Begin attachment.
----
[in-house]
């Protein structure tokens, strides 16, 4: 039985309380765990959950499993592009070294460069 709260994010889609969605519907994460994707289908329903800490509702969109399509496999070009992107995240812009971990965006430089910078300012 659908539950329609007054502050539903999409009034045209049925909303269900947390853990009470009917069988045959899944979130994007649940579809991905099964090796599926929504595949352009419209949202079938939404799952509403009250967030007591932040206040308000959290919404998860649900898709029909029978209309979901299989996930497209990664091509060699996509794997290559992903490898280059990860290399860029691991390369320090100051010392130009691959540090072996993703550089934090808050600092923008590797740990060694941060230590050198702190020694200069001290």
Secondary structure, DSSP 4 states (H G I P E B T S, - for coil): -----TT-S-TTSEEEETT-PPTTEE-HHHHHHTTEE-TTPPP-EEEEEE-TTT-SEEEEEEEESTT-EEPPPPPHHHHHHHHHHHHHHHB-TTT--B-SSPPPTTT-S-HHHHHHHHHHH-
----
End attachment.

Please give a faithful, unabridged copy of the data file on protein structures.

[in-house]
């Protein structure tokens, strides 16, 4: 039985309380765990959950499993592009070294460069 709260994010889609969605519907994460994707289908329903800490509702969109399509496999070009992107995240812009971990965006430089910078300012 659908539950329609007054502050539903999409009034045209049925909303269900947390853990009470009917069988045959899944979130994007649940579809991905099964090796599926929504595949352009419209949202079938939404799952509403009250967030007591932040206040308000959290919404998860649900898709029909029978209309979901299989996930497209990664091509060699996509794997290559992903490898280059990860290399860029691991390369320090100051010392130009691959540090072996993703550089934090808050600092923008590797740990060694941060230590050198702190020694200069001290």
Secondary structure, DSSP 4 states (H G I P E B T S, - for coil): -----TT-S-TTSEEEETT-PPTTEE-HHHHHHTTEE-TTPPP-EEEEEE-TTT-SEEEEEEEESTT-EEPPPPPHHHHHHHHHHHHHHHB-TTT--B-SSPPPTTT-S-HHHHHHHHHHH-